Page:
Stanford vs. Vector
Both are Arizona-based launch providers (or in process of becoming). What is the difference?
Stanford Systems vehicles tend to be a little bigger in diameter to compensate for Vector’s slightly higher specific impulse numbers on the propulsion system being used (solid vs. hybrid), but they are approximately the same height. Stanford Systems birds are a little heavier as well due to the same principle.
Even with Vector’s component-count reduction, Stanford Systems tends to have a simpler, more linear design.
Currently the most powerful Stanford design can only launch payloads to suborbital (approx. 330,000 feet) where as Vector (when operational) claims to be able to put about 50 kg (about 100 lbs) into orbit.
We seek to compete with an orbital variant of our Daedalus PSC system that uses design reuse to integrate a DBeta plus composite second-stage to a Daedalus propulsion model (basically a booster in this capacity). It will require a redesign of our flight control module, basically miniaturizing it so that it can guide a payload in an orbital path and re-enter its second stage.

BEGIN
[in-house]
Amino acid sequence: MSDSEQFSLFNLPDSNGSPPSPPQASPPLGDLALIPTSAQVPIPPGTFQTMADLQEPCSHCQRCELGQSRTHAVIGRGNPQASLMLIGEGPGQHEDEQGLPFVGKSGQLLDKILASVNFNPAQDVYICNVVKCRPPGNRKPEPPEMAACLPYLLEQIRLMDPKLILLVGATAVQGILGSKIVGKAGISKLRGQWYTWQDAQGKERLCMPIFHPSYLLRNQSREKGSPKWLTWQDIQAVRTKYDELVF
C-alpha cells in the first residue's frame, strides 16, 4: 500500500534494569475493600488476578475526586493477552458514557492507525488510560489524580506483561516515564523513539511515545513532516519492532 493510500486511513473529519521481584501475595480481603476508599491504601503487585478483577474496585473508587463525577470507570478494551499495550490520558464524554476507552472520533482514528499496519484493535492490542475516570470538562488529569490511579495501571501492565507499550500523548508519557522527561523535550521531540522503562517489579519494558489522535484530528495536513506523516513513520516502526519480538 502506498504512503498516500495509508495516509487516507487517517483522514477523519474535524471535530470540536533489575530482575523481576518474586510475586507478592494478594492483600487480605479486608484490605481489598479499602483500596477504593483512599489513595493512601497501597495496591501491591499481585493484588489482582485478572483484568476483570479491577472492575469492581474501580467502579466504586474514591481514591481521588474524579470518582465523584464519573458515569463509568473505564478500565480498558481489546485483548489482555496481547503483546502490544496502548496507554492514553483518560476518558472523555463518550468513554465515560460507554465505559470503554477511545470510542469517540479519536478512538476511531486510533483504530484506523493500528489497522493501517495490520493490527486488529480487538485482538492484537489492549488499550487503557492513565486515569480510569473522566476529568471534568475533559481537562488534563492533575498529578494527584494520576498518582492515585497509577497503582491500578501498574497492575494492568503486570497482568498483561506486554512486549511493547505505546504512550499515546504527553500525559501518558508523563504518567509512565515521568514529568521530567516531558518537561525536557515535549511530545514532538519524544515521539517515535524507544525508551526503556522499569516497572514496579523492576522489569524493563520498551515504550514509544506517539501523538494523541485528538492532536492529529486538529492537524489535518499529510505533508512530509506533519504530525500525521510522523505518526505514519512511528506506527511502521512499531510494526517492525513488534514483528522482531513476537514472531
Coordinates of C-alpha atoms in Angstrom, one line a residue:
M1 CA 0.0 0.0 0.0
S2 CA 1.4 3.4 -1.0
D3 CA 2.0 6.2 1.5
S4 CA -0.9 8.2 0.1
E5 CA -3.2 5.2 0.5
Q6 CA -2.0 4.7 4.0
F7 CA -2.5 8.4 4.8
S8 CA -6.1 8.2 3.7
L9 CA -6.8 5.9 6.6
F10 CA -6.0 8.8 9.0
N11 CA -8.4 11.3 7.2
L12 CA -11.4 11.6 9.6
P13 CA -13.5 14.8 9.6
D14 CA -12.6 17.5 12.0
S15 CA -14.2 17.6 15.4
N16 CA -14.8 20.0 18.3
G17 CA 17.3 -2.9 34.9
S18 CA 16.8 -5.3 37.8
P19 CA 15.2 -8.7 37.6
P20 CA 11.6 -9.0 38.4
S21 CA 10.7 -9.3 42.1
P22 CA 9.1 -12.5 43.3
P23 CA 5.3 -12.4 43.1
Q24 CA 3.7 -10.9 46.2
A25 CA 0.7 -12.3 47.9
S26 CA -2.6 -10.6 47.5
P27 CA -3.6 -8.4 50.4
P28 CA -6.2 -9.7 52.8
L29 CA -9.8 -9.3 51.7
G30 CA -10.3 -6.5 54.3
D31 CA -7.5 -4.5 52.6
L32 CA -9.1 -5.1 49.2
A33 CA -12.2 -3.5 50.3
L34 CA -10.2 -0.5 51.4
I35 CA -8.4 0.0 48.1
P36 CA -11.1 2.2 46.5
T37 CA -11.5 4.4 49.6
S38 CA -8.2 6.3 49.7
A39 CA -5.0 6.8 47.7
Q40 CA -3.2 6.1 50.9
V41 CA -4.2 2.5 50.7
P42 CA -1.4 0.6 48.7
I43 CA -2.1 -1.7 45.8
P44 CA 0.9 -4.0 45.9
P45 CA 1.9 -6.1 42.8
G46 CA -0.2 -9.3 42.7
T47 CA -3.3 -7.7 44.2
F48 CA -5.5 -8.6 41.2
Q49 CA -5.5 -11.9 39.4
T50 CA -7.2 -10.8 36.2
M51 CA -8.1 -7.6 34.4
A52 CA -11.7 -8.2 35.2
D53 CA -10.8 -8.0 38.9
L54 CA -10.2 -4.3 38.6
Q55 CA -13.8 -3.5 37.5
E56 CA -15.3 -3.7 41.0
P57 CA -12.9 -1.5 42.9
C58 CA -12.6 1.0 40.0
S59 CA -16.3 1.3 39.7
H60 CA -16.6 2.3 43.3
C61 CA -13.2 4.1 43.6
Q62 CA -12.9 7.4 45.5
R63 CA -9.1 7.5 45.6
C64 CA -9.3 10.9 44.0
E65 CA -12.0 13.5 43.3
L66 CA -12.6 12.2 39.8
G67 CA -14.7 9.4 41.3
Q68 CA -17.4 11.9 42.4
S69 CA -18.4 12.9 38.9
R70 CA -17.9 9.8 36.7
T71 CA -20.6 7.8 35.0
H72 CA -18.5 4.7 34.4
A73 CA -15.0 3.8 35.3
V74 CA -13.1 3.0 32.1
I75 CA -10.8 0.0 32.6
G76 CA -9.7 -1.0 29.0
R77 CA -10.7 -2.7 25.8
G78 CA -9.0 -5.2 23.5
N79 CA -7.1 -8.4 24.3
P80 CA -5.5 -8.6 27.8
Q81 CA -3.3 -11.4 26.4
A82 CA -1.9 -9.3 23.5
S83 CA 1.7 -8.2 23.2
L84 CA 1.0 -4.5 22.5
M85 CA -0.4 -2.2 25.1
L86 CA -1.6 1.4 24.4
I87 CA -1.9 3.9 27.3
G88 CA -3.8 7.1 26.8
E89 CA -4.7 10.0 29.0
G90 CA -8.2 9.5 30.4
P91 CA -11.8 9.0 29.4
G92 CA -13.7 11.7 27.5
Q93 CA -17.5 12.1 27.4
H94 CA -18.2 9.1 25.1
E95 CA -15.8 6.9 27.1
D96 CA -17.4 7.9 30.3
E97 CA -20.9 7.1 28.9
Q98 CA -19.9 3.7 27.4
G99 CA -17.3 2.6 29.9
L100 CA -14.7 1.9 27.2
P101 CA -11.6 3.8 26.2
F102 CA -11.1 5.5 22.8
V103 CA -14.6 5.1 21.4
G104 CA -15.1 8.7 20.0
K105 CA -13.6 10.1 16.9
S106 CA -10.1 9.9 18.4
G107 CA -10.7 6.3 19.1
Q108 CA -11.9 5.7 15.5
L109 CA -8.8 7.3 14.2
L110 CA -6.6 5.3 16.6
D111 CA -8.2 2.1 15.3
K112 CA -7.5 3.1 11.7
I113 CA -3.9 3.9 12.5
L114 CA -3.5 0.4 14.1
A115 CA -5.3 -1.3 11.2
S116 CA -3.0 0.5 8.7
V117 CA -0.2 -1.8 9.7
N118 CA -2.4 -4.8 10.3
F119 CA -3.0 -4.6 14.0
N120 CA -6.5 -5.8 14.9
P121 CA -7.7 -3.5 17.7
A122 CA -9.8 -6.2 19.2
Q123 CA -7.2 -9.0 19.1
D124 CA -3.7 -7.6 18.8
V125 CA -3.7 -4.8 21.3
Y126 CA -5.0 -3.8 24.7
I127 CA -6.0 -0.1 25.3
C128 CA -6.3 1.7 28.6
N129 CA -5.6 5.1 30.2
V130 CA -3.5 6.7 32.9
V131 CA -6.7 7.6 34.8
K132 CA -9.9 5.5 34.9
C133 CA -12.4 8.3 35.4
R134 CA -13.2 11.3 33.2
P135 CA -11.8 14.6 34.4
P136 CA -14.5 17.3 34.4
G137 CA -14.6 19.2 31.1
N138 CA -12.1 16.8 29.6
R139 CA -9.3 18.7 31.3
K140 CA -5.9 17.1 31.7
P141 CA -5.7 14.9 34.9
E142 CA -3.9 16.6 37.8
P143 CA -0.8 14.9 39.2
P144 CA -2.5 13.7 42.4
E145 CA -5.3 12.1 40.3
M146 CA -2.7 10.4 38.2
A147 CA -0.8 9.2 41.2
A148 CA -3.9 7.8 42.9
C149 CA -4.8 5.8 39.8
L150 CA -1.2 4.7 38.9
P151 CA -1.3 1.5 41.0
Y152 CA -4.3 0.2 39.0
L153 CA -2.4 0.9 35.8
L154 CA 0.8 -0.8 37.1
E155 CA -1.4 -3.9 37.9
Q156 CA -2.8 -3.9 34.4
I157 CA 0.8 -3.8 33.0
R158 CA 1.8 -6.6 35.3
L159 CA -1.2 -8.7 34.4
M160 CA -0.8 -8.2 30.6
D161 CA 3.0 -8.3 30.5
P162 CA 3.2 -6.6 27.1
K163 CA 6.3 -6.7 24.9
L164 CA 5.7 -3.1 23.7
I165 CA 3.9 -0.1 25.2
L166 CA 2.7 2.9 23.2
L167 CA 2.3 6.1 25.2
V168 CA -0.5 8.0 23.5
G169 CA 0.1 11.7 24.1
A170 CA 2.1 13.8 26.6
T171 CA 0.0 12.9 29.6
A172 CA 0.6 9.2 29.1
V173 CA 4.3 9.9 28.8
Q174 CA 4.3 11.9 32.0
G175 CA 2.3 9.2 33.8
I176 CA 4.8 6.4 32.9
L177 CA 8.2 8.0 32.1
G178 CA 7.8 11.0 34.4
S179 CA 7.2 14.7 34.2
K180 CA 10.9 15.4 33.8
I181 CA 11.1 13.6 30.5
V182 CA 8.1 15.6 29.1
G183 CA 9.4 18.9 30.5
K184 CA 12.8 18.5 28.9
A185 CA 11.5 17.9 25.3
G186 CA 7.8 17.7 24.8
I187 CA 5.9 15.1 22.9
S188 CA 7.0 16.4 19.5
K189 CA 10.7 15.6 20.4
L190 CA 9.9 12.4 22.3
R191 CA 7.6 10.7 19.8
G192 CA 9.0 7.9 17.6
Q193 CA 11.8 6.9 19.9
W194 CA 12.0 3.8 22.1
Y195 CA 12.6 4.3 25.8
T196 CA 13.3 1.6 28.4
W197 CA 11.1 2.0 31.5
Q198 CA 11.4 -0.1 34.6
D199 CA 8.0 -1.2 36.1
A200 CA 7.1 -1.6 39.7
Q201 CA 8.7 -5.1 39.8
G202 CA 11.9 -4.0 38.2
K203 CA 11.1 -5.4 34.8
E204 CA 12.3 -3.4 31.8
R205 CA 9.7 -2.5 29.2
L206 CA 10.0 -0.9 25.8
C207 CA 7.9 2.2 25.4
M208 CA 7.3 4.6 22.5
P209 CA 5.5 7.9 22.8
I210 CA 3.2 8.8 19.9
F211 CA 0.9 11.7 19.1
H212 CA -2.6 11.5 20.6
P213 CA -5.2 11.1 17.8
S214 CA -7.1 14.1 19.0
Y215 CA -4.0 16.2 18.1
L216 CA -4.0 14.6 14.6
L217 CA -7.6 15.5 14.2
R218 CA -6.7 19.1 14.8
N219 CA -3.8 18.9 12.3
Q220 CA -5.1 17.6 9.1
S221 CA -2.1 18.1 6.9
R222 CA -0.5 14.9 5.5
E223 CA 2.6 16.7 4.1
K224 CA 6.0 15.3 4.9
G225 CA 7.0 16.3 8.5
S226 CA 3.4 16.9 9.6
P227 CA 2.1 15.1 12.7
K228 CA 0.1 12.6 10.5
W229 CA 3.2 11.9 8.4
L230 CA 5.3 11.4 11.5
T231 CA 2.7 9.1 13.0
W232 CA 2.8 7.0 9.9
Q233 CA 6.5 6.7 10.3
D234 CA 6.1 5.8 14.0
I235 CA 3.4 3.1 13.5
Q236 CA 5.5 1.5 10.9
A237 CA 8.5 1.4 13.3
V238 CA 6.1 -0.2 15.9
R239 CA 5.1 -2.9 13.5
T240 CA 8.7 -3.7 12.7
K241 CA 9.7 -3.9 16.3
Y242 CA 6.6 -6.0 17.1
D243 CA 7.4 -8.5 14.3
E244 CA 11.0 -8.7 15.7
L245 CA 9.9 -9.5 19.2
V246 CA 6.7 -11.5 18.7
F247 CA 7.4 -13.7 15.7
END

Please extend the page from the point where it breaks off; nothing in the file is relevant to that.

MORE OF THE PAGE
Stanford Systems launch systems are designed for use with manned ascents. Whereas recently we realize that the unmanned market might be mor lucrative, our design path is set up for very reliable propulsion and flight systems that will make our offering even more attractive, we think.
Vector Space Systems launch systems are interesting in that they are primarily designed for unmanned orbital satellite ascents. Micro and nanosats, combined with their software-customization approach to nanosat development and support, makes their business model interesting.
The main difference between the two makes is the propulsion fuels and motors. Stanford Systems uses primarily solid polybutadine-based metallic systems where as Vector uses a hybrid approach using liquid oxygen and polypropylene fuel. Stanford Systems designs are probably more reliable because of the simplicity of design and one main engine instead of multiple in the Vector version.
This leads to a slightly higher refurb cost on the Stanford Systems side of things.
Payload is interesting as well as part of Vector’s business model is specifically for successfully deploying orbiting nanosats. Stanford Systems (in their science variant) is only capable currently of lofting 24 science bays that stay with the airframe and are recovered at splash-down.